The pastor of my old church used to refer to the kingdom of God as “upside down.” The last are first? To gain your life, you have to lose it? It simply defies earthly common sense. As Paul said, “[T]he wisdom of the world is foolishness to God.” I’m reminded of the old Christian hymn, “Trust and Obey.” While it ruins the rhyme, I like the concept with the words reversed—obey and trust. Obey the creator of the universe when he tells me to love my enemies and then trust that justice will still be done and that God’s will still prevails. 

I’m an imperfect man, but when I’m aware of my sin, I repent. And I make a simple vow—by God’s grace, I will love my enemies, and I will not hire anyone to hate them on my behalf. 

One last thing ... 

Speaking of love, it felt appropriate to share perhaps the most powerful pop culture depiction of deep grief, forgiveness in the face of terrible wrongdoing, and the triumph of love, it’s hard to do better than “It’s Quiet Uptown” from the musical Hamilton:

Photograph of Donald Trump at the National Prayer Breakfast by Nicholas Kamm/ AFP/Getty Images.

If the President Is Going to Be So Powerful, Can We Ask He Also Be Good?

The need for presidential character has never been greater, while the demand has rarely been smaller.

With the Senate’s acquittal of Donald Trump on Wednesday, the presidency has reached the apex of its modern, peacetime power. Both parties—in impeachments spaced less than a generation apart—have demonstrated that partisan loyalty outweighs any independent duty to check presidential lawlessness or abuses of power. Presidents now have but one binding obligation—to win. Today’s French Press

  1. The greater the power of the president, the more we need him to be good.

  1. A necessary reminder that individual liberty can be a unifying force.

As Congress steps back, character steps up as a necessary presidential constraint.

So long as the American economy holds, what are the precise constraints on presidential misconduct? We know that the Department of Justice won’t indict a president for crimes while still in office. That’s been the announced policy of the DoJ for decades. Presently, the Trump administration is fighting hard to immunize the president also from state investigative processes.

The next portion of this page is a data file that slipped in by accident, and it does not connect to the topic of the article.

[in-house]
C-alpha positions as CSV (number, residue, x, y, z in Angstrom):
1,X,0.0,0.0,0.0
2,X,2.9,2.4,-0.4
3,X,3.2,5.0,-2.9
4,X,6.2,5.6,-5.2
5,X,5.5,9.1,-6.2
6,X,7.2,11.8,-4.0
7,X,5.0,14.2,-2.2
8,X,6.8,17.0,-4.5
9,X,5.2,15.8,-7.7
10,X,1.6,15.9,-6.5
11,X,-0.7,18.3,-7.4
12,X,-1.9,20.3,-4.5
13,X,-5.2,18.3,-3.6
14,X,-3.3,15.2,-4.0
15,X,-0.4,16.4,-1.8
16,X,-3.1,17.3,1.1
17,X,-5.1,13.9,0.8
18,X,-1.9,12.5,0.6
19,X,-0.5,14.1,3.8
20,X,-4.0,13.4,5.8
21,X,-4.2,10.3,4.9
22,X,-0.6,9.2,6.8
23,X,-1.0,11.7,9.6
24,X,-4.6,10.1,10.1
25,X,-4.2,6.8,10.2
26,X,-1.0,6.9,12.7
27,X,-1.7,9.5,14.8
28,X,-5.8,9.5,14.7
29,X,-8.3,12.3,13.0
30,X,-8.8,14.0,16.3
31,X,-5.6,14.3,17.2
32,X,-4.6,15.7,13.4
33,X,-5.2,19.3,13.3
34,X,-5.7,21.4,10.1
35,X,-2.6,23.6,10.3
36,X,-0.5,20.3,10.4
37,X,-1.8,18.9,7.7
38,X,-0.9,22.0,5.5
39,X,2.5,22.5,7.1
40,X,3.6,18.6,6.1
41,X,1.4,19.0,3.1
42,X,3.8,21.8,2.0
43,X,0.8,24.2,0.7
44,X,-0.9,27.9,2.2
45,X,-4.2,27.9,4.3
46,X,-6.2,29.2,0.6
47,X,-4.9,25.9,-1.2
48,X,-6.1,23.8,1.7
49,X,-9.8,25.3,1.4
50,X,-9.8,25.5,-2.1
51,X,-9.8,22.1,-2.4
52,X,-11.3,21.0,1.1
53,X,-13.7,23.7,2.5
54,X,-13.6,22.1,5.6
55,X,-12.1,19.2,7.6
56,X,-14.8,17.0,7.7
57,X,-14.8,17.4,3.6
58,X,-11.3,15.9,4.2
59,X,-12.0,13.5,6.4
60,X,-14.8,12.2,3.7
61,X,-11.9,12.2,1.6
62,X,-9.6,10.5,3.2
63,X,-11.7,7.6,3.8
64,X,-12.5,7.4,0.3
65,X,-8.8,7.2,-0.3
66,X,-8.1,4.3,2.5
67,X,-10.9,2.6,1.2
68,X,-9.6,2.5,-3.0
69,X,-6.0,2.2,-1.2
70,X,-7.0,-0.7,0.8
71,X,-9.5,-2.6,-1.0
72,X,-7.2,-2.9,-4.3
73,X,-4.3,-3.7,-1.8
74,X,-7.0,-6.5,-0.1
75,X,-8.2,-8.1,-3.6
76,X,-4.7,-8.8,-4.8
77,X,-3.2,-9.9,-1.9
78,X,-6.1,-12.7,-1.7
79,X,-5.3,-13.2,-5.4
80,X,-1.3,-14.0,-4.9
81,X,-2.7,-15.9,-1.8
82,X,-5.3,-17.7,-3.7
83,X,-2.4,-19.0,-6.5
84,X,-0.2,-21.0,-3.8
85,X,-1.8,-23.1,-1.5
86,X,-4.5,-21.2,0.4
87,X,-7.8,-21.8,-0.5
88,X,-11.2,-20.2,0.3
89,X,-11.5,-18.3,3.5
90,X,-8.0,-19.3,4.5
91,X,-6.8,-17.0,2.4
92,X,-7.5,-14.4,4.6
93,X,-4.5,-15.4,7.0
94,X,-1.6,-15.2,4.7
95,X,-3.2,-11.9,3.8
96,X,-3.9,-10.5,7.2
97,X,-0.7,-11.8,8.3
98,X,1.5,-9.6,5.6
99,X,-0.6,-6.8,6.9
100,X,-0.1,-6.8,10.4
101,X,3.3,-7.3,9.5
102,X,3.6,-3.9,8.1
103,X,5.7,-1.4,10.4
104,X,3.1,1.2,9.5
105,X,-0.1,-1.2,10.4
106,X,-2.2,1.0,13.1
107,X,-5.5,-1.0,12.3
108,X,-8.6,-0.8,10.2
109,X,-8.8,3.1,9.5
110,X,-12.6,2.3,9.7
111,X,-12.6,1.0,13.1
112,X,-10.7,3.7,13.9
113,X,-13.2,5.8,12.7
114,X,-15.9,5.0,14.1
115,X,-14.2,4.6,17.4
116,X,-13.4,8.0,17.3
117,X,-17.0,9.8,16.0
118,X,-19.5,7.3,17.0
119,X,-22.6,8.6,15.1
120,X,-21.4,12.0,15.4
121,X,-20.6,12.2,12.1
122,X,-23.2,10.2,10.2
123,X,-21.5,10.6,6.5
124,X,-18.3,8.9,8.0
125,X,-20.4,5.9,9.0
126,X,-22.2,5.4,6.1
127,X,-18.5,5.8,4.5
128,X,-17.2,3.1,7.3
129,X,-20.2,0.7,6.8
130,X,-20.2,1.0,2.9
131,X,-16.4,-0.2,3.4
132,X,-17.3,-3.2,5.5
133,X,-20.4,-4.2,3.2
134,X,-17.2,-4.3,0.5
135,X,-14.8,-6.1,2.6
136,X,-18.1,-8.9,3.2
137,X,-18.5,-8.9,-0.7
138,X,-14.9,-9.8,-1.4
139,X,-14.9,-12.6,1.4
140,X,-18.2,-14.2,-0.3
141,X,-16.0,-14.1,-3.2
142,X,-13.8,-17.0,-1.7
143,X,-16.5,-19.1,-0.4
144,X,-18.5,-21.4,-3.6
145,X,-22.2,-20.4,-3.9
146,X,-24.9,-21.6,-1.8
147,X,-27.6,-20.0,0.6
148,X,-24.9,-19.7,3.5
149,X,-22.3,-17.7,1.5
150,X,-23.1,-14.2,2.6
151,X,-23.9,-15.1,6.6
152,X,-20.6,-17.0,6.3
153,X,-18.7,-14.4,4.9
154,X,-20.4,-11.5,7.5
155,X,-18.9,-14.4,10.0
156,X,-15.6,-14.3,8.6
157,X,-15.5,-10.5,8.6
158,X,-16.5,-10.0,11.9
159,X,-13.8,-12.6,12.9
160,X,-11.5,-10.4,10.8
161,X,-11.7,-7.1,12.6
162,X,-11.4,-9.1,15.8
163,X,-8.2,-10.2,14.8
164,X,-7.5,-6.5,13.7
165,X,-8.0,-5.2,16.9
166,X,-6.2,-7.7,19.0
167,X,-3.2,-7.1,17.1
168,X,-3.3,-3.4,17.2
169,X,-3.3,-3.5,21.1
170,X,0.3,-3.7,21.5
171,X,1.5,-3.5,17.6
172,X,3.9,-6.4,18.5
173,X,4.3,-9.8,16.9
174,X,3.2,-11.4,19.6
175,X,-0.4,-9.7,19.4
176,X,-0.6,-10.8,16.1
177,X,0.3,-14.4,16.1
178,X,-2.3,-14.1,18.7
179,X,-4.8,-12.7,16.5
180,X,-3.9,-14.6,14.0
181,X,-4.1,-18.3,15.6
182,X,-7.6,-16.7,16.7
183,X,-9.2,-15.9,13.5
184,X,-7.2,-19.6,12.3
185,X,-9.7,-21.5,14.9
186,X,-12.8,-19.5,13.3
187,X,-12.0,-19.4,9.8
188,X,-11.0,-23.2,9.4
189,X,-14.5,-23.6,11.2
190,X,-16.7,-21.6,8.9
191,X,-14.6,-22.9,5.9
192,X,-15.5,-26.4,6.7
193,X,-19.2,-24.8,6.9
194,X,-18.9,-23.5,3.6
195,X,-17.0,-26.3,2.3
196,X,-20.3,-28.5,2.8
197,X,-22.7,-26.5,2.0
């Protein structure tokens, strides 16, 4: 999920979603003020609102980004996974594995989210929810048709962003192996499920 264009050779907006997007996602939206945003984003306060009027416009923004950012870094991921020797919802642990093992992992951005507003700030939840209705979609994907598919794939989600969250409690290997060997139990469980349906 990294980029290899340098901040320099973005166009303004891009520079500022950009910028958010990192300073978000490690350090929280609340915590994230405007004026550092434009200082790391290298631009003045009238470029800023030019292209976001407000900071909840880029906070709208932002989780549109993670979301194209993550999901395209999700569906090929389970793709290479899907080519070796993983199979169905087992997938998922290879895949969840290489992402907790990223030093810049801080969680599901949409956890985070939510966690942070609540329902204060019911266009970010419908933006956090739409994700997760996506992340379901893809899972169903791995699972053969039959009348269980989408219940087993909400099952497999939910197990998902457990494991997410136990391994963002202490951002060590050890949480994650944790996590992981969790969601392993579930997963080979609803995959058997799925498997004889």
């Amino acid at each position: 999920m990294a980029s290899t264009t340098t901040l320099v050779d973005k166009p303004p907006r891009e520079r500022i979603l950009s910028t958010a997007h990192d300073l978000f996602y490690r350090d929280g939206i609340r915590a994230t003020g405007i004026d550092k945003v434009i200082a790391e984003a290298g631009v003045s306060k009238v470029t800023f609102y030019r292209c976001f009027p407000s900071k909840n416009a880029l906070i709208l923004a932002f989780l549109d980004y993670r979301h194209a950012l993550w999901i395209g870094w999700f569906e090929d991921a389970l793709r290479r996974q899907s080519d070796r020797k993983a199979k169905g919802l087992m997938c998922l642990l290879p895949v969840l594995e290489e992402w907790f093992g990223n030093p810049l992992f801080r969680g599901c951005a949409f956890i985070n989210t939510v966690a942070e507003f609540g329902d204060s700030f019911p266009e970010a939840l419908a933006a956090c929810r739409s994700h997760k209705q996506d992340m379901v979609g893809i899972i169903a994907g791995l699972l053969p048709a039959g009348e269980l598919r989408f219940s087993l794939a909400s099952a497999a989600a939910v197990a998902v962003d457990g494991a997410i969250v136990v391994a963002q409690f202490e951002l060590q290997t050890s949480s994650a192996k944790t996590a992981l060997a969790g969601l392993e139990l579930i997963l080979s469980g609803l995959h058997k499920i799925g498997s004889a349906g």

We also know that the president won’t be removed even if there is overwhelming evidence that he commits an actual felony in office. The Democrats established that precedent in their defense of Bill Clinton. 

We now know that the president won’t be removed even if he distorts American diplomacy in a strategically vital region of the world in service of a personal, vindictive vendetta against a political opponent (and to pursue a truly bizarre conspiracy theory).

We also know that the people are turning a blind eye to presidential misdeeds. Fear and hatred of the other side trumps any concern for truth and dignity on their own. The president has permission to do as he wills, so long as he wins.

Sure, the president’s partisan defenders will promise they were principled. But we know the truth. We know that if you switched the parties but kept all the facts the same, we’d have seen essentially the same outcome. There would be a few members of Congress who’d remain true to their convictions, but only a few. Every single angry Republican taking to Fox to furiously defend Trump would be impeaching a Democratic president under identical facts. Many of the Democrats who impeached Trump worked mightily to keep Bill Clinton in the Oval Office. 

It’s cynical. It’s shameful. And it magnifies the power of the president immensely, far beyond the Founders’ intent.

As we survey the American political landscape, it’s become increasingly clear that both parties love their living Constitution. Structural originalism is dead. Congress is no longer the supreme branch of the government. It’s supine before the presidency. The federal courts are no longer the “least dangerous branch.” The president’s hand-picked judges often dominate American politics. 

The president is now the true colossus astride the American political scene. He commands an immense federal bureaucracy that—in direct defiance of America’s founding principles—makes more law than Congress. He wields the awesome power of the world’s greatest military, and he’s long ago determined that the constitutional imperative that Congress declare war before that power is deployed is but a suggestion, something that might sometimes be politically wise but is never constitutionally necessary. 

The president makes the law. He executes the law. He chooses the people who interpret the law. It’s good to be king. 

But then we need the king to be good. If no one is going to require him to put the national interest over his personal interest in international diplomacy, we need him to choose the right course. If no one is going to require him to tell the truth under oath, then we need him to possess a modicum of integrity and decency. If Congress won’t command him to seek its approval before waging war, then we need the president to set a positive precedent. 

And now even the electoral safeguard against presidential abuse is fraying. There is not much demand for public virtue. Talk to a Trump base voter, and you’ll hear unrelenting scorn for Mitt Romney—the only senator in American history brave enough to vote to convict a president from his own party and one of the most decent men in American politics. His sin? He lost. He’s a loser. In fact, Trump tweeted a video mocking Romney for his defeat.